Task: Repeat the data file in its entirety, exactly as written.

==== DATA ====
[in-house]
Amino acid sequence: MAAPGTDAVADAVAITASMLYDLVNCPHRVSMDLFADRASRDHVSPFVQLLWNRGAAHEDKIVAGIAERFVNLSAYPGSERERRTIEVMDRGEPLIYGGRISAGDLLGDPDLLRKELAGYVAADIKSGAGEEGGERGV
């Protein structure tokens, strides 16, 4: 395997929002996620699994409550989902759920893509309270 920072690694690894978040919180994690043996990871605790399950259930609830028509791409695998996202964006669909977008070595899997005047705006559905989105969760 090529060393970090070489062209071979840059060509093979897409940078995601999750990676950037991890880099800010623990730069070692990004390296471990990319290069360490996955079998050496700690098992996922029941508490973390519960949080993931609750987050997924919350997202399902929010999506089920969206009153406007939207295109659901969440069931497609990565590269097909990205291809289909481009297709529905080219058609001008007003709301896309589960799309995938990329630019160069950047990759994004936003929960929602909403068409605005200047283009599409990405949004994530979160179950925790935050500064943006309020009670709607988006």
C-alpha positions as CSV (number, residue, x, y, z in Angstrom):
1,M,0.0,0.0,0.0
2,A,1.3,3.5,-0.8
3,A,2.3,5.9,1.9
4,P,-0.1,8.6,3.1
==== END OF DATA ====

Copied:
[in-house]
Amino acid sequence: MAAPGTDAVADAVAITASMLYDLVNCPHRVSMDLFADRASRDHVSPFVQLLWNRGAAHEDKIVAGIAERFVNLSAYPGSERERRTIEVMDRGEPLIYGGRISAGDLLGDPDLLRKELAGYVAADIKSGAGEEGGERGV
């Protein structure tokens, strides 16, 4: 395997929002996620699994409550989902759920893509309270 920072690694690894978040919180994690043996990871605790399950259930609830028509791409695998996202964006669909977008070595899997005047705006559905989105969760 090529060393970090070489062209071979840059060509093979897409940078995601999750990676950037991890880099800010623990730069070692990004390296471990990319290069360490996955079998050496700690098992996922029941508490973390519960949080993931609750987050997924919350997202399902929010999506089920969206009153406007939207295109659901969440069931497609990565590269097909990205291809289909481009297709529905080219058609001008007003709301896309589960799309995938990329630019160069950047990759994004936003929960929602909403068409605005200047283009599409990405949004994530979160179950925790935050500064943006309020009670709607988006």
C-alpha positions as CSV (number, residue, x, y, z in Angstrom):
1,M,0.0,0.0,0.0
2,A,1.3,3.5,-0.8
3,A,2.3,5.9,1.9
4,P,-0.1,8.6,3.1